Just because the shuttle program is grounded doesn't mean the U.S. space program is dead in the water.
The end of the U.S. shuttle program has prompted much hand-wringing about the future of American manned space flight. This is understandable given that so much political prestige is attached to sending humans into space. Countries capable of doing so are literally looked up to by the rest of the world.
Lost in all the fretting about the end of the shuttle program is the unprecedented exploration of our solar system that is advancing on a daily basis. How many noticed that NASA launched the Juno probe just last week (Aug. 5) to return to mysterious Jupiter? It has been 16 years since NASA’s Galileo first orbited the giant gas ball. Now, we are going back with Juno’s far more sensitive instruments in an attempt to find the origins of our solar system.
Closer to home, the “little train that could” called the “Opportunity” Mars rover just completed a three-year, 13-mile drive along the Martian surface to provide researchers with their first views of Endeavor Crater, a 14-mile-wide gouge in the Red Planet’s surface. This is by far the largest Martian crater we have been able to study up close.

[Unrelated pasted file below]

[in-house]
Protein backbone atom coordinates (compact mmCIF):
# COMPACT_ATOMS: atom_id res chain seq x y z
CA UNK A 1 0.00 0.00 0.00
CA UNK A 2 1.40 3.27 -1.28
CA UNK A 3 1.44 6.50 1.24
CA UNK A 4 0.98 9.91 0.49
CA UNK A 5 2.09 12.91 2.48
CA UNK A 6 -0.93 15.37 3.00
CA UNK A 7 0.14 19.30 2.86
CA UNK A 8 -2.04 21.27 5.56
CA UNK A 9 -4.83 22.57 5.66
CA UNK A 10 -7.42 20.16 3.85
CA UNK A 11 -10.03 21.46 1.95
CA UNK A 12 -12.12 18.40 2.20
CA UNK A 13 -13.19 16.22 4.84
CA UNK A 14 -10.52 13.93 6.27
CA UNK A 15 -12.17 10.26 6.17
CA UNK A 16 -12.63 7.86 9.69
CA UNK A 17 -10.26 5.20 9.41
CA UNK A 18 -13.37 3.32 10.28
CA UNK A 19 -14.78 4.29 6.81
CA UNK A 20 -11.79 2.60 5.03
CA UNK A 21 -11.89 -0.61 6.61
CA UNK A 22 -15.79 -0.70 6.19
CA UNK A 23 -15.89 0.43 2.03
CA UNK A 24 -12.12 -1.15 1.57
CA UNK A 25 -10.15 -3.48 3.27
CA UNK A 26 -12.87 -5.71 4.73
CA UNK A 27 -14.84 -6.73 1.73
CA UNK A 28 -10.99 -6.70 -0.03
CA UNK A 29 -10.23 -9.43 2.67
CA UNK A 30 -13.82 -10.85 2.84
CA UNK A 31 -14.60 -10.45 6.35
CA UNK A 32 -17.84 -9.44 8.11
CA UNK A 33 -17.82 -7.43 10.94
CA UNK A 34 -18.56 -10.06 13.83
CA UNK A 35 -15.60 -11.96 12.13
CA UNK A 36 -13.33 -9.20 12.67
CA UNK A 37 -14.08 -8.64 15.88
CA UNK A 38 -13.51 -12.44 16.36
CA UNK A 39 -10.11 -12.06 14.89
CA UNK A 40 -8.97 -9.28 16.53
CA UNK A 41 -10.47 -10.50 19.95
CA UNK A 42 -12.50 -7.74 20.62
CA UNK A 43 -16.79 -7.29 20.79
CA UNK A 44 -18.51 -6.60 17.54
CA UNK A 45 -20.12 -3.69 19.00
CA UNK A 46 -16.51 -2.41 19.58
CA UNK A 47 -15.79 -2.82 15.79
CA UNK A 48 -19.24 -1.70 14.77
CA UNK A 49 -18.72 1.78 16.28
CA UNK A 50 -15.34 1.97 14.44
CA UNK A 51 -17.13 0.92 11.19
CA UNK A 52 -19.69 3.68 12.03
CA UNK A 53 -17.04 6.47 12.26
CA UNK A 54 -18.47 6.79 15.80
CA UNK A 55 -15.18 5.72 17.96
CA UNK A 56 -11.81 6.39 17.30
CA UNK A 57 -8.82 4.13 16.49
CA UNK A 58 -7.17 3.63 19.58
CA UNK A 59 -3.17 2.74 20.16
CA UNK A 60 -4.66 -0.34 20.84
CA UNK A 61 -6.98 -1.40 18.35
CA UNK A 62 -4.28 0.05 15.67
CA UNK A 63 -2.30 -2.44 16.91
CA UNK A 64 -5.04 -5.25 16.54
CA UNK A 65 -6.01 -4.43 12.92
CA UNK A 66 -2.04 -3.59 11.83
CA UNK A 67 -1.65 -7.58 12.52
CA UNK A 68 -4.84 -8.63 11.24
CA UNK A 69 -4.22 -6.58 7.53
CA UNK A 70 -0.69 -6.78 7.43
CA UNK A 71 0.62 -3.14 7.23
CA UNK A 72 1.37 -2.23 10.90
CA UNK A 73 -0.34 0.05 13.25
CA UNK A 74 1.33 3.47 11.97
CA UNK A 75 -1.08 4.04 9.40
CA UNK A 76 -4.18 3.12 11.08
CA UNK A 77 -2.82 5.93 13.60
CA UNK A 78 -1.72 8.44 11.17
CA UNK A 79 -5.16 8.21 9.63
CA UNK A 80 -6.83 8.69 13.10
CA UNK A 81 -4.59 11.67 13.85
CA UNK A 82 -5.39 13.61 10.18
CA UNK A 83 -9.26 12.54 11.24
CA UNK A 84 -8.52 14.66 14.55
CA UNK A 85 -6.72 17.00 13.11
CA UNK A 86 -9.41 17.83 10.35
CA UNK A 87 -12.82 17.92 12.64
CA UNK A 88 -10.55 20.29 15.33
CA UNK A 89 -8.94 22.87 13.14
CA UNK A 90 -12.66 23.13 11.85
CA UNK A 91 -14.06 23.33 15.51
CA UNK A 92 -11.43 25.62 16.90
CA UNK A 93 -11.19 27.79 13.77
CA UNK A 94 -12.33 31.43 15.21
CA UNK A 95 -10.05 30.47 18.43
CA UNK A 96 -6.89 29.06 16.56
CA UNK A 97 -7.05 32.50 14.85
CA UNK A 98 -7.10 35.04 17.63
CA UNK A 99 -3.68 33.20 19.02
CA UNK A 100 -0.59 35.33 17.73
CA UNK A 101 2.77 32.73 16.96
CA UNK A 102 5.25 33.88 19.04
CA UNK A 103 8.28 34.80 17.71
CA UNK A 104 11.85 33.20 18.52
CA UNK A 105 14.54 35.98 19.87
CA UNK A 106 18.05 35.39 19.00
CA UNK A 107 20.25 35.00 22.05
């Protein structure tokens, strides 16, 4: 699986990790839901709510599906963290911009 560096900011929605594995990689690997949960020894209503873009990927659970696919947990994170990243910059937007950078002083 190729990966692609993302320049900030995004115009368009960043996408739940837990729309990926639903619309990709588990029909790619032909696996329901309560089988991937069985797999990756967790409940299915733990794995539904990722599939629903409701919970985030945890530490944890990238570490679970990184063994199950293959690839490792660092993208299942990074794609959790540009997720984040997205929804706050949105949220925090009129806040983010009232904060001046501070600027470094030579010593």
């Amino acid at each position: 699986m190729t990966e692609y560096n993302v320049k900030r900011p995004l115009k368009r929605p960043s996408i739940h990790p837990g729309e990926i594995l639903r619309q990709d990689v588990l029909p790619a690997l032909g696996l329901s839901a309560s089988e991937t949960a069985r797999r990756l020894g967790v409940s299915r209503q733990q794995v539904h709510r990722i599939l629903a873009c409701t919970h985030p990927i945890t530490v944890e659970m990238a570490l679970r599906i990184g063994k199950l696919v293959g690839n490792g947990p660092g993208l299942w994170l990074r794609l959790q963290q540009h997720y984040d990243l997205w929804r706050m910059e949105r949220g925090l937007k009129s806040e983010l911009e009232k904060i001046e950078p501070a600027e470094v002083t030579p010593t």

And from orbit, the Mars Reconnaissance Orbiter recently discovered the clearest evidence yet that water may be flowing on the surface during the Martian summer.
There’s much more. The first spacecraft to orbit Mercury, NASA’s Messenger probe, has been peeling away the secrets of the inner-most planet since it went into orbit in March.
Do these unmanned space projects create jobs here on earth? Certainly not as many as the moth-balled shuttle program. Do they yield more scientific knowledge than manned flights? Undoubtedly. Critics correctly claim that robots are a poor substitute for a human presence in space. But we have yet to figure out how to send humans on trips beyond the moon, and the resources needed to do so are in short supply. For now, the magnificent machines we have built must suffice, and the critics will have to live with a “tele-presence” in the solar system until the political will as well as the resources can be mustered to send humans to explore the planets.
But there a larger point that much of the media misses: Despite the gap in human access to space, we continue to do remarkable things in space, moving closer to understanding where we came from and why we are here.